These are questions I constantly think about, but I also have way more immediate concerns, like, how am I going to pack my entire life in two suitcases? Not only how, but what do I pack to be truly prepared? What can I expect to happen during my time abroad?

The answer to the last question is nothing. I can expect nothing. No matter how many travel blogs I read or Rick Steve episodes I watch, I will still experience a few shocks I could have never imagined. Living in Prague is going to be completely different from the American suburbia I lived in for the last 19 years; and with this one fact in mind, I know I need to keep an open mind during my time abroad.

And that’s kind of the fantastical part of studying abroad, right? You’re really not too certain what you are getting yourself into, but you know you will learn so much in the end. What you will learn is yet to be determined, but you know it will make you a better person. It will turn you into the person you are meant to be.

Once I get off the plane in Prague I’ll have my two carefully packed suitcases, a couple of Czech korunas, and the uneasy feeling of not knowing what I will be doing in the next month, week, or even that night.

Anything can happen and anything is possible. And in my opinion, that is the true beauty of adventure.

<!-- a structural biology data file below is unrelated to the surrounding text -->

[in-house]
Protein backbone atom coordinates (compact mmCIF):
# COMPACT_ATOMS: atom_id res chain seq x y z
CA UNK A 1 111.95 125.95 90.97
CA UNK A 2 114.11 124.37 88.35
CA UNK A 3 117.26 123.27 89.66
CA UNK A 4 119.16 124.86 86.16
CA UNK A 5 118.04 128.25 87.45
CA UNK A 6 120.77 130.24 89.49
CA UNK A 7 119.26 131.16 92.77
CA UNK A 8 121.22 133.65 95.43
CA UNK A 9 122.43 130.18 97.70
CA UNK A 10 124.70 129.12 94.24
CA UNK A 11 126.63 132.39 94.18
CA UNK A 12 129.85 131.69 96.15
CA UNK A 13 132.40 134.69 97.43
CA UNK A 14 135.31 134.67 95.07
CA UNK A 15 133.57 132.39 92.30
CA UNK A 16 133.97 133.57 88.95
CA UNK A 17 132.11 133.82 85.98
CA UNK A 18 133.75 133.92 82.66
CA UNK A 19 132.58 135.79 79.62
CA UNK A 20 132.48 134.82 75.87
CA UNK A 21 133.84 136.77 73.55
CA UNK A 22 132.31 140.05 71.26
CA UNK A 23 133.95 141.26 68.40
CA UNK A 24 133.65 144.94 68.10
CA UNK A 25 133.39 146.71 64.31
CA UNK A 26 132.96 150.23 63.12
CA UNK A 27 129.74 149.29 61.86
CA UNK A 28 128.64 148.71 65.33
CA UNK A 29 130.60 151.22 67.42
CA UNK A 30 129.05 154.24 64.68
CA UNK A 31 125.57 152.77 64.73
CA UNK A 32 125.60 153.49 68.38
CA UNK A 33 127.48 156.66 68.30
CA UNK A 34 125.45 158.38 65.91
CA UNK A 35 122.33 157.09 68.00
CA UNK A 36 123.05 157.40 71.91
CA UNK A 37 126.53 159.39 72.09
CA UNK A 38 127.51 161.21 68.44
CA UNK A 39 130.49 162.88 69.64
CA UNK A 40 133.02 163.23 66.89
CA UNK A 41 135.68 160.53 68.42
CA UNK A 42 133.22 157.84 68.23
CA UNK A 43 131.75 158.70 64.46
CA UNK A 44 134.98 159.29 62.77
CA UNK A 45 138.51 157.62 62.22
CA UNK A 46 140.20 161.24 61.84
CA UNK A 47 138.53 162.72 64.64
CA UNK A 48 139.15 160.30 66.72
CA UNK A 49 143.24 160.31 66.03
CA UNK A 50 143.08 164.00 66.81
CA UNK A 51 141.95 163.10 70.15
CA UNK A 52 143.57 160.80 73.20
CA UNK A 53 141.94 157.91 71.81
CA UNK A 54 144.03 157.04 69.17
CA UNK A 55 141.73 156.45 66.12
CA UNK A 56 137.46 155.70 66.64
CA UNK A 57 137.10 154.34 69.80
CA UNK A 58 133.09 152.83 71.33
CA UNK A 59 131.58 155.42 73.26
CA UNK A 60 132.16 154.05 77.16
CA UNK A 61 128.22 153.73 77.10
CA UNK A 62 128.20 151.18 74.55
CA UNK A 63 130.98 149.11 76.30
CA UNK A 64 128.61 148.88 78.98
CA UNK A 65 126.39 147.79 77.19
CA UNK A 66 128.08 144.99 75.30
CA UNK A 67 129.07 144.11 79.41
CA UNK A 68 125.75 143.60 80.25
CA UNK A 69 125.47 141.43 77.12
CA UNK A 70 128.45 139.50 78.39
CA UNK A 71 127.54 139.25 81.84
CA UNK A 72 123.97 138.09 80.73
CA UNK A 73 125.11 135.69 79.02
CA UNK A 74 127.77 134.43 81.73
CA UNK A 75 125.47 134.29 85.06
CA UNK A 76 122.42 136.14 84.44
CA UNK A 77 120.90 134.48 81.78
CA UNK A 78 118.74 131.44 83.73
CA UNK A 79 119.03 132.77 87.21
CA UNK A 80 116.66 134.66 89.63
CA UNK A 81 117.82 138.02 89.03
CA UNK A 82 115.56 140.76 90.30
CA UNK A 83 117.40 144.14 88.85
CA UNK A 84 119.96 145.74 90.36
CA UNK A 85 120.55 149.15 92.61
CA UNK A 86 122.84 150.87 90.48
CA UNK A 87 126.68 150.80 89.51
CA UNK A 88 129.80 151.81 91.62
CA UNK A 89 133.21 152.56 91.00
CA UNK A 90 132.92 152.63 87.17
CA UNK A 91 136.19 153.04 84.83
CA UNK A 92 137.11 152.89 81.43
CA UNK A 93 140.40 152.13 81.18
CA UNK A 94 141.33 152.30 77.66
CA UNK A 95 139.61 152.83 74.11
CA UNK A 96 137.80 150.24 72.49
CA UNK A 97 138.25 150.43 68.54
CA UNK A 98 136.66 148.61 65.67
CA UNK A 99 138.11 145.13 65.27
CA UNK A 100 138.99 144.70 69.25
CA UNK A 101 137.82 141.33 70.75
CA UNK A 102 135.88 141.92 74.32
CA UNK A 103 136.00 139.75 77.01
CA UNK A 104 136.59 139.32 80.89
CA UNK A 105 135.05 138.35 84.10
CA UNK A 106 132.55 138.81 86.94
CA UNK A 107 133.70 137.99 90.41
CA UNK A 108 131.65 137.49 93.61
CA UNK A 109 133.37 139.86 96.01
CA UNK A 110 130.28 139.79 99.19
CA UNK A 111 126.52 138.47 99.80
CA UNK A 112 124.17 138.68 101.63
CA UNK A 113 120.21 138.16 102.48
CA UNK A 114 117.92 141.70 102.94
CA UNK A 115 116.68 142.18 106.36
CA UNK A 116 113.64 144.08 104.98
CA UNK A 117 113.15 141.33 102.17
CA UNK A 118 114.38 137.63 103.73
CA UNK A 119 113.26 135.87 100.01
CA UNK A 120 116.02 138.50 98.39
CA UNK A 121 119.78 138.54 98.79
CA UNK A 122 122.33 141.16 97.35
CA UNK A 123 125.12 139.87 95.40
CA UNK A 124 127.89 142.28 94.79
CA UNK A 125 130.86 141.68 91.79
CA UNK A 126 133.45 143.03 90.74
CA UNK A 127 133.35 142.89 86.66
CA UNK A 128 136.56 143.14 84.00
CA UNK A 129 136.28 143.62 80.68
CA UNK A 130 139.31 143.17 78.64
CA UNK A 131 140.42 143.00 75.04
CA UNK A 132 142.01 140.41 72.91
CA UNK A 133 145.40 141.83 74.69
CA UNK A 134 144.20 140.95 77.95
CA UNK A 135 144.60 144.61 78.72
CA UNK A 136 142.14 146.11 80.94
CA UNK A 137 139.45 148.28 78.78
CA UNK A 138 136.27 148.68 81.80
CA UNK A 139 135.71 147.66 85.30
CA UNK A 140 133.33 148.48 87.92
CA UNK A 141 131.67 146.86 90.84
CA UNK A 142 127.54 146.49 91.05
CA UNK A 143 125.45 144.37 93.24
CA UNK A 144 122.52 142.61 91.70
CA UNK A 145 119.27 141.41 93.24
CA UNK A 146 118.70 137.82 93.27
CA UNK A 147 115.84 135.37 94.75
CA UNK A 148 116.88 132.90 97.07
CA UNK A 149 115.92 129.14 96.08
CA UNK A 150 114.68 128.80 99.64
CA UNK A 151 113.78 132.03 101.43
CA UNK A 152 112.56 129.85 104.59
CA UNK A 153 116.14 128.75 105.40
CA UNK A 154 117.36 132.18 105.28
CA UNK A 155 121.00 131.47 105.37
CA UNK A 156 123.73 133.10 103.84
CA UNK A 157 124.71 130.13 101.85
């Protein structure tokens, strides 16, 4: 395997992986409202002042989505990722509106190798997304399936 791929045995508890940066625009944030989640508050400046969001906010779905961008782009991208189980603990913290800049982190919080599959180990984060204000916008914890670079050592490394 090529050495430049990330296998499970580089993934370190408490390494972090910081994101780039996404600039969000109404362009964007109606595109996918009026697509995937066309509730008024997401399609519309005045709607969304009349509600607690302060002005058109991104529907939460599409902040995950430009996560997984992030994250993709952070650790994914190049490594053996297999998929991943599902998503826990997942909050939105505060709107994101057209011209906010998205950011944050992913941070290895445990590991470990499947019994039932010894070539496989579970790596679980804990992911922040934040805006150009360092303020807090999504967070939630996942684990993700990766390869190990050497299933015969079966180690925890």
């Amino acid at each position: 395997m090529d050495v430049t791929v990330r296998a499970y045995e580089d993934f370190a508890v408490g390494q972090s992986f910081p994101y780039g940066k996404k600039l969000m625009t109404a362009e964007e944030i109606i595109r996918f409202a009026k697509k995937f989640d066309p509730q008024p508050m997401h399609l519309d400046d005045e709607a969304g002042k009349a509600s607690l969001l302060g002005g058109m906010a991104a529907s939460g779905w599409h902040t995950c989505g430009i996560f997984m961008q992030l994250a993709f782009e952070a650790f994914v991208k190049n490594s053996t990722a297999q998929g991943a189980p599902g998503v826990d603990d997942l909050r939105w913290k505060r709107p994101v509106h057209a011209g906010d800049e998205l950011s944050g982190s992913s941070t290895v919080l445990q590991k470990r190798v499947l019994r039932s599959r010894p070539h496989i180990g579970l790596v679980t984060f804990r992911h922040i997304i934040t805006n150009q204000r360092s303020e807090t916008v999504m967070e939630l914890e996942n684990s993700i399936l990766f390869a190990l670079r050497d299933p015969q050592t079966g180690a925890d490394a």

Focusing the learning lens

Due to the enchantment that relishes every corner of the streets in Oviedo, Spain, any study abroad student may find it difficult at times to focus on why they’re really abroad: to study. Admittedly, there have been days in which I have lost sight of my goals here abroad. Before leaving the good ‘ol USA, I wrote my purpose clearly in one sentence: “I am studying abroad to learn about Spanish culture, Spanish teaching practices and to become a fluent Spanish speaker”. I wrote it down in the notebook I planned to use for my classes so that I’d be reminded frequently. Well, I’ll tell you that inside a notebook is not the best place to keep any reminder, much less that reminder of my studying abroad goals. Don’t get me wrong, occasionally I glance at it but then Sidra street calls me to taste more of Asturias, and the waves from the beaches in Gijón blow their salty breath through my windows begging for some more fun, and the statue of Jesus Christ up on the mountain stares at me, pleading for another visit.

“Focus Tessa”, I tell myself. “Focus”, my family in the US reminds me. “Focus”, my host family prompts me. To everyone: for your help and advice I am truly grateful. Staying focused is a discipline and has been a challenge at times during my time in Spain. It appears to me that all of us students who are studying abroad really just want to fully enjoy the beauty and culture that surrounds us yet we tend to overlook the major detail in this experience: the work we put into our educational goals now is what will benefit us most when we leave. One comes to respect that a fiesta or two will have to go on without you! And in Spain they always do!